Abstract Detail

The evolution of functional traits in plants: is the giant still sleeping?

Veromann-J├╝rgenson, Linda-Liisa [1].

Evolution of photosynthetic limitations: mesophyll conductance in gymnosperms.

Linda-Liisa Veromann- Jürgenson 1
Tiina Tosens 1
Timothy J. Brodribb 3
Lauri Laanisto 1  
Ülo Niinemets 1,2 
1. Estonian University of Life Sciences
2. Estonian Academy of Sciences
3. University of Tasmania
Mesophyll conductance is thought to be an important photosynthetic limitation in gymnosperms, but they currently constitute the most understudied plant group in the extent to which photosynthesis and intrinsic water use efficiency (WUEi) are limited by mesophyll conductance. However, in gymnosperms, photosynthetic limitations, particularly how limitation combinations contribute to realized photosynthetic rates, have been studied in very few species precluding any broad conclusions about the share of different controls, hindering reliable global modelling of the gymnosperm forest contributions to global carbon cycle and responses to climate change.
A comprehensive analysis of leaf gas-exchange, photosynthetic limitations, and mesophyll conductance (gm) of 7% of extant gymnosperm species were performed to gain insight into the evolution of physiological controls on photosynthesis at the lower return end of the leaf economics spectrum. The studied species were grown in a common garden but originated from globally contrasting habitats and evolutionary histories. Low mesophyll conductance was the main limiting factor of photosynthesis in the majority of species. Remarkably, gm varied 21-fold extending almost across the whole range of values observed in vascular plants to-date. Photosynthetic limitation analysis revealed that mesophyll and stomatal limitations were dominant. Both limitations were correlated with foliage structural characteristics, challenging the hypothesis that species phylogenetic background directly determines the partitioning of photosynthetic limitations.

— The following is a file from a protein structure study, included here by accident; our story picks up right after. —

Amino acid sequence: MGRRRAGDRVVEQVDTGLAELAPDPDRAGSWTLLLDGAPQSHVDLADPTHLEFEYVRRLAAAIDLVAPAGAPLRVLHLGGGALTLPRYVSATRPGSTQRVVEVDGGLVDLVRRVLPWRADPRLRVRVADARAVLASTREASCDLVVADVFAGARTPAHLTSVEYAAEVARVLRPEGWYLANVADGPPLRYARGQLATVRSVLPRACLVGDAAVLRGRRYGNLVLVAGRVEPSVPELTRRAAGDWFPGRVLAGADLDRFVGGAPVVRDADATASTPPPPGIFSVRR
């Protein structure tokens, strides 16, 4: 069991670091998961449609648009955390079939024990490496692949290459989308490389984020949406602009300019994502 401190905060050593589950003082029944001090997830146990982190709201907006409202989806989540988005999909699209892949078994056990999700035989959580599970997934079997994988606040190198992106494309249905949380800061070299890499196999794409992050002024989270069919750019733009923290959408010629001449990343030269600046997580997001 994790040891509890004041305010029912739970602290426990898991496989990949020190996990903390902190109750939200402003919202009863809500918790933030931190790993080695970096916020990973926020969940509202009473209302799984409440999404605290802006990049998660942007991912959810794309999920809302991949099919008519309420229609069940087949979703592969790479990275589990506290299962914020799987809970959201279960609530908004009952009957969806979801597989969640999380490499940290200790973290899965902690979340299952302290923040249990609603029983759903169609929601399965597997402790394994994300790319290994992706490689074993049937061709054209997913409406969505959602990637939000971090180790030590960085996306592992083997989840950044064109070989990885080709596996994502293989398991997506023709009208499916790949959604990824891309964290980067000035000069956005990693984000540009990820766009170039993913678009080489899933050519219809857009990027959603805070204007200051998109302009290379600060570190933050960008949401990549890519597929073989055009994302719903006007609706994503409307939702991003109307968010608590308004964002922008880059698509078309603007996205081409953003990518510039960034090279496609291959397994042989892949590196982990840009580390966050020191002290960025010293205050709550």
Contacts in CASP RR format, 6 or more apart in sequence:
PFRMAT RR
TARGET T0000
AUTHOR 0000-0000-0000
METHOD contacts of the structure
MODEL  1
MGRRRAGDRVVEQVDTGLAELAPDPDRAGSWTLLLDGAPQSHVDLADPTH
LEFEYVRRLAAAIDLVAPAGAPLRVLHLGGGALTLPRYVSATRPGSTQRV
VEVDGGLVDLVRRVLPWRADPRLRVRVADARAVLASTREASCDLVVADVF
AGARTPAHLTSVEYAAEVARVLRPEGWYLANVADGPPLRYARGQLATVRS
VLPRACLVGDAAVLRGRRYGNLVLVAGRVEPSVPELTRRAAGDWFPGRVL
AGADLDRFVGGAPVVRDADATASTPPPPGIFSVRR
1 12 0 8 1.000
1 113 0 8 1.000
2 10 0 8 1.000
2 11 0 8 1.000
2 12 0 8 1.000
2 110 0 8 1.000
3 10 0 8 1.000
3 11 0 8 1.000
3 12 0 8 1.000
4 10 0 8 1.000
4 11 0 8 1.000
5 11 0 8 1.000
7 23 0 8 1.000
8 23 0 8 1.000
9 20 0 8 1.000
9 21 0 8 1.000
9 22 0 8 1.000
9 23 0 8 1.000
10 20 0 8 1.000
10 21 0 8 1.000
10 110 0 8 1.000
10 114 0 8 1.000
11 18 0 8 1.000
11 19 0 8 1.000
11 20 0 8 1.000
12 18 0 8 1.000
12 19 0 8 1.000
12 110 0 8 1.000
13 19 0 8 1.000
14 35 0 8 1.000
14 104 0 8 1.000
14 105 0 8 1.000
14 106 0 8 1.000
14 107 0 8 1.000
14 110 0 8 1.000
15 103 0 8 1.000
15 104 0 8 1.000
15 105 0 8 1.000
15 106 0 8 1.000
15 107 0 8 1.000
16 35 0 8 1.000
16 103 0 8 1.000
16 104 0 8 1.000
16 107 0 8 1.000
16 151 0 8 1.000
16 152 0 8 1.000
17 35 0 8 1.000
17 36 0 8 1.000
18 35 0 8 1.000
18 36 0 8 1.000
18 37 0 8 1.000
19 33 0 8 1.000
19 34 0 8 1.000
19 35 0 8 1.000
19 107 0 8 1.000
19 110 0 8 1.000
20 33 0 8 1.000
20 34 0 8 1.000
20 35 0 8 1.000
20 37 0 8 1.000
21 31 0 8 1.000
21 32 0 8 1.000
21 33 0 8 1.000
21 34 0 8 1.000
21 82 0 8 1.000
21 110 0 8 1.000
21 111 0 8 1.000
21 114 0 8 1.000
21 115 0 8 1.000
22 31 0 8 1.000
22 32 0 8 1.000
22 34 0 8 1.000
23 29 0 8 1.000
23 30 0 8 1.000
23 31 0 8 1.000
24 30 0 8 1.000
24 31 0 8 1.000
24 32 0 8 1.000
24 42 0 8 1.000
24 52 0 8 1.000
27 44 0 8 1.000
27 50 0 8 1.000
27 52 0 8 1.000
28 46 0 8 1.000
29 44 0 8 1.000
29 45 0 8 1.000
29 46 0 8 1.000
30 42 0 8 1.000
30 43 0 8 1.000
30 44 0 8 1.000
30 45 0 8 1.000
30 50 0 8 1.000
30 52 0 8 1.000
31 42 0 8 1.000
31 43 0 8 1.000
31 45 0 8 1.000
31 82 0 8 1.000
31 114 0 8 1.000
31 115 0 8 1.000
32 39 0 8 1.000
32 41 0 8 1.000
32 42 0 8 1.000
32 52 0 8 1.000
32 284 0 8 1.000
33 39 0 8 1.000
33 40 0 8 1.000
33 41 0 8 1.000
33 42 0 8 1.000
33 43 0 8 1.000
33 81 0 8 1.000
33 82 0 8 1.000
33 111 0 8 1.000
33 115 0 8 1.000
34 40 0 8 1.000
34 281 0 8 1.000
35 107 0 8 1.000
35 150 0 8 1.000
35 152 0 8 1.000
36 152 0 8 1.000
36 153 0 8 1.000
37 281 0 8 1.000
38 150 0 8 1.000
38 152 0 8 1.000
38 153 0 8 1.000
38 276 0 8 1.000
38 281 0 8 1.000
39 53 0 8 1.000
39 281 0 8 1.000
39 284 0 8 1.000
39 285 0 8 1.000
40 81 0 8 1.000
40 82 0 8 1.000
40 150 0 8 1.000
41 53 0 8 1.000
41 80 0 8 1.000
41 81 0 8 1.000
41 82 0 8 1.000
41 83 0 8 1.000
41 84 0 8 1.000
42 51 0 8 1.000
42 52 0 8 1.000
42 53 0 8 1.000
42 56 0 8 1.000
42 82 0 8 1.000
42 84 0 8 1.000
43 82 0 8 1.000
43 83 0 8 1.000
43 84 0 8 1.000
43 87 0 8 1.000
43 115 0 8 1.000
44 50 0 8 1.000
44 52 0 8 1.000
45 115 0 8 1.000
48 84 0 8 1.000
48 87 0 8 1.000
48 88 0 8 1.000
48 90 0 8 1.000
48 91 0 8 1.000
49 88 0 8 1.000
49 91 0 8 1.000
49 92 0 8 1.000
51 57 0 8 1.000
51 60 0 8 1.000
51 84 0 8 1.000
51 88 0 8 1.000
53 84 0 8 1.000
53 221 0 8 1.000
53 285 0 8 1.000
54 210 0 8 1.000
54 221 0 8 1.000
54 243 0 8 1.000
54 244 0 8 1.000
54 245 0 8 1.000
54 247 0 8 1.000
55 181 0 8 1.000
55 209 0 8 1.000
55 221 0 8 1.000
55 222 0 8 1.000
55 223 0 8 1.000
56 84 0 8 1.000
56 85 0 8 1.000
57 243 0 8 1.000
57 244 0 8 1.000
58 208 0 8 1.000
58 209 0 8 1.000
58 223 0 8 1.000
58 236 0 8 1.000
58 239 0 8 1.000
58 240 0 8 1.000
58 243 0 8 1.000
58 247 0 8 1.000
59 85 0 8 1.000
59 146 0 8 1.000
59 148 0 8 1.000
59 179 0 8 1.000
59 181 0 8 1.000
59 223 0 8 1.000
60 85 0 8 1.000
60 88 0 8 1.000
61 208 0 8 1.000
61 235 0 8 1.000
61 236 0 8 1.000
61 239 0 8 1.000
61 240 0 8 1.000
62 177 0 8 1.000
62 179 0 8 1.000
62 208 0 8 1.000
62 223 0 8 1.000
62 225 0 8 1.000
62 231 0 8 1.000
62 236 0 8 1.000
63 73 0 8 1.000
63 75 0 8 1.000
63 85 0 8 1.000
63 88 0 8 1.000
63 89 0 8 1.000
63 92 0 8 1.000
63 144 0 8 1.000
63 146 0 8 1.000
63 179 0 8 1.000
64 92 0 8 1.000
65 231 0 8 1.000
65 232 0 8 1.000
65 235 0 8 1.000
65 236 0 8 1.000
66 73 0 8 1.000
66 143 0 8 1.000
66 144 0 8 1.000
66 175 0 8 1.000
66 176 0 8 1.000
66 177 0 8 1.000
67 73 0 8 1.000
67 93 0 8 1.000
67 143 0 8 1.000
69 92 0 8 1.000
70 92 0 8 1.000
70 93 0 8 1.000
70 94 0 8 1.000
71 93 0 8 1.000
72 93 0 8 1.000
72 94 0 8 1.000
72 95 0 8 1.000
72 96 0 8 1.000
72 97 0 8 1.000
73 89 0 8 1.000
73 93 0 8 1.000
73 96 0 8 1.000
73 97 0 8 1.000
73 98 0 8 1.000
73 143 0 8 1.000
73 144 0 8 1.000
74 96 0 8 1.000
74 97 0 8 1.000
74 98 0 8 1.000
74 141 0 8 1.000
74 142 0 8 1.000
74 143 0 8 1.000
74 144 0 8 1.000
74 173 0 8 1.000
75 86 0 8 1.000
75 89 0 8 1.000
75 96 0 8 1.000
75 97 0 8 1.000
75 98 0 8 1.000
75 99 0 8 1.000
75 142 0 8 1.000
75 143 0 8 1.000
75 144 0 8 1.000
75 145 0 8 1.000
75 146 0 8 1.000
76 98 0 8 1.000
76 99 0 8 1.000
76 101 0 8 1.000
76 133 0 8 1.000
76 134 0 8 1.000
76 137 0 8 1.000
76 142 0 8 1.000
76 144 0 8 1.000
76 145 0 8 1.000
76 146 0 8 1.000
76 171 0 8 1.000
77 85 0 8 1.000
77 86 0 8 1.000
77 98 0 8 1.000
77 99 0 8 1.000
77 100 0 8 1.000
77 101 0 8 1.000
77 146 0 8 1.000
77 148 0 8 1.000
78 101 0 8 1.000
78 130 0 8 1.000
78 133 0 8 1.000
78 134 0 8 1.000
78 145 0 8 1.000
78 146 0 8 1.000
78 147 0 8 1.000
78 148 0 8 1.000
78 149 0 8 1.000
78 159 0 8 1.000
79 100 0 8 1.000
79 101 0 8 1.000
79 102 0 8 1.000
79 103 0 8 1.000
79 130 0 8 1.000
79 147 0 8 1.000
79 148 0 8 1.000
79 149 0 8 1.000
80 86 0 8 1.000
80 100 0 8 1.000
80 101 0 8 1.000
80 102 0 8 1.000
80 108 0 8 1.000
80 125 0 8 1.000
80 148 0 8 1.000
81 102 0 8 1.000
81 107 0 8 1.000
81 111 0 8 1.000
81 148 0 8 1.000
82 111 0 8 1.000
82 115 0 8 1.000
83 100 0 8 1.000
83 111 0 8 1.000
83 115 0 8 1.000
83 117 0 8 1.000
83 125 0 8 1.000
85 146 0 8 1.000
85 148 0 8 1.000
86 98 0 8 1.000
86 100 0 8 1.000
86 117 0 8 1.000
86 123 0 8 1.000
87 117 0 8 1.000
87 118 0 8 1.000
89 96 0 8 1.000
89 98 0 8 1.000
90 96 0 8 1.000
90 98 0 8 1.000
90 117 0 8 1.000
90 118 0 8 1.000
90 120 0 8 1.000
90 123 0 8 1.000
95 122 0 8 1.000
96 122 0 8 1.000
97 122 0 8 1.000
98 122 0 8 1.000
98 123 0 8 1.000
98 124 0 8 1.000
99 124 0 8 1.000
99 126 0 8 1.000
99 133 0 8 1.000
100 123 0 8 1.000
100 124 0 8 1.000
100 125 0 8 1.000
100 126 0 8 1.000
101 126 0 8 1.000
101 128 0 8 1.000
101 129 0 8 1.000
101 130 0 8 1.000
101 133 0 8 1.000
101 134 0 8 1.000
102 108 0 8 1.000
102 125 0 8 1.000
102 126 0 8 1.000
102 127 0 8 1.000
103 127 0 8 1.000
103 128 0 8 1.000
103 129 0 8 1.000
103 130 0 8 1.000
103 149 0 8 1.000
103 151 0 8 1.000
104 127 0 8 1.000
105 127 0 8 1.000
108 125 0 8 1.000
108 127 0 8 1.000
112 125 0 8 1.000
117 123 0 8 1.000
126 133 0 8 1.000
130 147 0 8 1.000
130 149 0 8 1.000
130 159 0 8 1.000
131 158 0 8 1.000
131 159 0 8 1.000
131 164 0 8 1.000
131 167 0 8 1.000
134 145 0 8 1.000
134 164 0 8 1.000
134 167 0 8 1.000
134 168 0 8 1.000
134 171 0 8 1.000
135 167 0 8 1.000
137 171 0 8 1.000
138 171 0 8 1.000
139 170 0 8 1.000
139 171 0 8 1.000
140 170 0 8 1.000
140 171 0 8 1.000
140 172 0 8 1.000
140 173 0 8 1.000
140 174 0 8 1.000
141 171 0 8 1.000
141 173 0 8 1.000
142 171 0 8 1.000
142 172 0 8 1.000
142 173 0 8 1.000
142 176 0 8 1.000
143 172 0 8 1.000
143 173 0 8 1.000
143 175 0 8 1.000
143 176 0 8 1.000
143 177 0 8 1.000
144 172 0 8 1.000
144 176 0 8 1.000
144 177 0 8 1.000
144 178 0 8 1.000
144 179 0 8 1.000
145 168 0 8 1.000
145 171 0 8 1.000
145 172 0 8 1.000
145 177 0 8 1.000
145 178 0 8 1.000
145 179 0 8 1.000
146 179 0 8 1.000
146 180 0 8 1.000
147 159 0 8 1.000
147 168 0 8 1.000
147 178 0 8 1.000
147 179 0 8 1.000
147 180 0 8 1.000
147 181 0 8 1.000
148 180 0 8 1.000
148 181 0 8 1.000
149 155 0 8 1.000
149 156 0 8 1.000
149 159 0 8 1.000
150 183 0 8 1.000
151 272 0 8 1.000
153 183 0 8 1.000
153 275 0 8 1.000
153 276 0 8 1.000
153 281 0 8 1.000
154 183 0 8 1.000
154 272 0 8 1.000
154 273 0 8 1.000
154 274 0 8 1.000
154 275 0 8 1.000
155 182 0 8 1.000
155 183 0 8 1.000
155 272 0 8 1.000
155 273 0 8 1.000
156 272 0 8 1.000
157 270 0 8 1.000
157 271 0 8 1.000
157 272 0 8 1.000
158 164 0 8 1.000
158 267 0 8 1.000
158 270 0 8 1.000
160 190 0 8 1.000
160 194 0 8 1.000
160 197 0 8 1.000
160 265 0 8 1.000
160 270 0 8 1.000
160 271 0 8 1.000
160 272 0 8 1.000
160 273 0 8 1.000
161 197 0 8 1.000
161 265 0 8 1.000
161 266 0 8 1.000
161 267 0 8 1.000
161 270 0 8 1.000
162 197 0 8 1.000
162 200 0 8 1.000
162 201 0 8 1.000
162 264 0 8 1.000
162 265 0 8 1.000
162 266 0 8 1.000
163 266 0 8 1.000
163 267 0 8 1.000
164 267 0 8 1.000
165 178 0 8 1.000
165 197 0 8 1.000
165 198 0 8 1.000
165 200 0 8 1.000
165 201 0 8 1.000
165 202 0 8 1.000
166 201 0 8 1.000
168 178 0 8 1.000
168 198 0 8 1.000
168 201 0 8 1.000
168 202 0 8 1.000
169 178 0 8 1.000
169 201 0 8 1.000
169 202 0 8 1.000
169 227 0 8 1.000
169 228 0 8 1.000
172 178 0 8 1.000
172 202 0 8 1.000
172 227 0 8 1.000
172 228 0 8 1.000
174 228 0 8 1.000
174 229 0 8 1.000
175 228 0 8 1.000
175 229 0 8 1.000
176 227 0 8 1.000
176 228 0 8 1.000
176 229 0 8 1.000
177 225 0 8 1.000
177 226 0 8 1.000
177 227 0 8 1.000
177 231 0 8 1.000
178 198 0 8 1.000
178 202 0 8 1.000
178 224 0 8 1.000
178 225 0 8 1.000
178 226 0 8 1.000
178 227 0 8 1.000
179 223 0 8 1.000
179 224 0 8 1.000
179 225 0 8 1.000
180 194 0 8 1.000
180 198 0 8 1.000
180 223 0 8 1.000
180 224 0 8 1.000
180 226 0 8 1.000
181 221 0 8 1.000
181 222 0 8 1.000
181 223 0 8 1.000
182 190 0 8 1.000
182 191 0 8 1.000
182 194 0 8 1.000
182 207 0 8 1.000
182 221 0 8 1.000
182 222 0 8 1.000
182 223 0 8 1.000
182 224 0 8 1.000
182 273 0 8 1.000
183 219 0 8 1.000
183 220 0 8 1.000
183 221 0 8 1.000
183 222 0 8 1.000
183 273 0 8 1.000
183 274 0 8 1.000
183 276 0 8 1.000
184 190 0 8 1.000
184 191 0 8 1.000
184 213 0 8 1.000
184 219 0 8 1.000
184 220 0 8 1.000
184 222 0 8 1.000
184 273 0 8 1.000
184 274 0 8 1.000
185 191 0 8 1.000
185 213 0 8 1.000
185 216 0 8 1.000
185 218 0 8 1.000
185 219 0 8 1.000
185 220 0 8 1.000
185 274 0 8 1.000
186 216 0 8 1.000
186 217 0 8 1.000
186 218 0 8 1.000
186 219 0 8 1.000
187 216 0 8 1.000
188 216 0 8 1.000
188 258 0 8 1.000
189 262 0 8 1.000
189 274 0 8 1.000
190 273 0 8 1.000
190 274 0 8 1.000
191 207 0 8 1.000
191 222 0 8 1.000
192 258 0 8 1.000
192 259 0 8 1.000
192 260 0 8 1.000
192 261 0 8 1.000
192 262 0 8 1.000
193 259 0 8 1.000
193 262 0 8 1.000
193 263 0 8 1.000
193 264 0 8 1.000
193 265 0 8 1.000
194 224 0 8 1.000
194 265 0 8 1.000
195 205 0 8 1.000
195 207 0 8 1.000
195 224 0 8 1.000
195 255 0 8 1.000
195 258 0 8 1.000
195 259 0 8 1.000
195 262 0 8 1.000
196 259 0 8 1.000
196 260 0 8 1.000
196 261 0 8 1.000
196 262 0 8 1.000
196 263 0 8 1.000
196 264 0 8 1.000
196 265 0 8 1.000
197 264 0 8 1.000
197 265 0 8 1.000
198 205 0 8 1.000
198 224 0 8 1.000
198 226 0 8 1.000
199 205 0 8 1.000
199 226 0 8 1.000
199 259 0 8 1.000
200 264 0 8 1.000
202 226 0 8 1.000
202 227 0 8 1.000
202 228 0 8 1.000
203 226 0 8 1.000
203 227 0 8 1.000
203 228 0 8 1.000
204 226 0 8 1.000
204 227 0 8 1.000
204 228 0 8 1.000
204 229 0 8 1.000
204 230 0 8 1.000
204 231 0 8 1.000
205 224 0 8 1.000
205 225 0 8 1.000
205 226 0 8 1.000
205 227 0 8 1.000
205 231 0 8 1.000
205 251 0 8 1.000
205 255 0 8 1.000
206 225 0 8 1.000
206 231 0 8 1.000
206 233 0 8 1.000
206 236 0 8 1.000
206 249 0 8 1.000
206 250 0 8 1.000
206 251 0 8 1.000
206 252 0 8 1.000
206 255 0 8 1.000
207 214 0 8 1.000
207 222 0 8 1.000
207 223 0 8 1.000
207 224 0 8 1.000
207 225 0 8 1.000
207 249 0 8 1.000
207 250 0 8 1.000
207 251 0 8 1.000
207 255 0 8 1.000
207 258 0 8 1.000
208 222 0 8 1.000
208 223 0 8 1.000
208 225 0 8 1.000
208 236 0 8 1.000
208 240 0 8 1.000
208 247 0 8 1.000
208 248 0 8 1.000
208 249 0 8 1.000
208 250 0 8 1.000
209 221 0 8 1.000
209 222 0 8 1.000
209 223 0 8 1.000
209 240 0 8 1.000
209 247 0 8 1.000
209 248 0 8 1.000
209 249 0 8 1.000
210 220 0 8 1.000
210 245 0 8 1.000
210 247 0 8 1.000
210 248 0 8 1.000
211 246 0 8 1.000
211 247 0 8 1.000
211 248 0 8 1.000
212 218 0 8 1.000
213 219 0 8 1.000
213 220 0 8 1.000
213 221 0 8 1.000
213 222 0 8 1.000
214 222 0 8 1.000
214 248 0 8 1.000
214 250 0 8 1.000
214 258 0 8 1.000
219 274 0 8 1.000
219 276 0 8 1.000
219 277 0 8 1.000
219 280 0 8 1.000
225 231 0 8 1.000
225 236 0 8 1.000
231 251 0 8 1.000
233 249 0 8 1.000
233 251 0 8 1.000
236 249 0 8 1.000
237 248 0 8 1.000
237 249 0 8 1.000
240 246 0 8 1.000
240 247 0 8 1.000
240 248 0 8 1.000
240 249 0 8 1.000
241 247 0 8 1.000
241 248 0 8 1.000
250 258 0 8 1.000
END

Ultra-structural analysis in 11 species revealed that the strongest sources of limitation were extremely thick mesophyll cell walls (Tcwm), high chloroplast thickness and variation in its shape and size, and the exposed surface area of chloroplasts per unit leaf area. In gymnosperms, the negative relationship between net assimilation per mass and leaf mass per area (LMA) reflected an increased Tcwm, whereas the easy-to-measure integrative trait, LMA failed to predict gm. These adaptations may be relics from the atmospheric concentrations in which these genera evolved, still present due to evolutionary constraints, but may give evergreen gymnosperms an advantage over angiosperms in the rising CO2 levels of this century.

1 - Estonian University of Life Sciences, Kreutzwaldi 1, Tartu, Tartumaa, 51014, Estonia

mesophyll conductance
photosynthetic limitation.

Presentation Type: Colloquium Presentations
Number: 0002
Abstract ID:539
Candidate for Awards:Physiological Section Physiological Section Li-COR Prize

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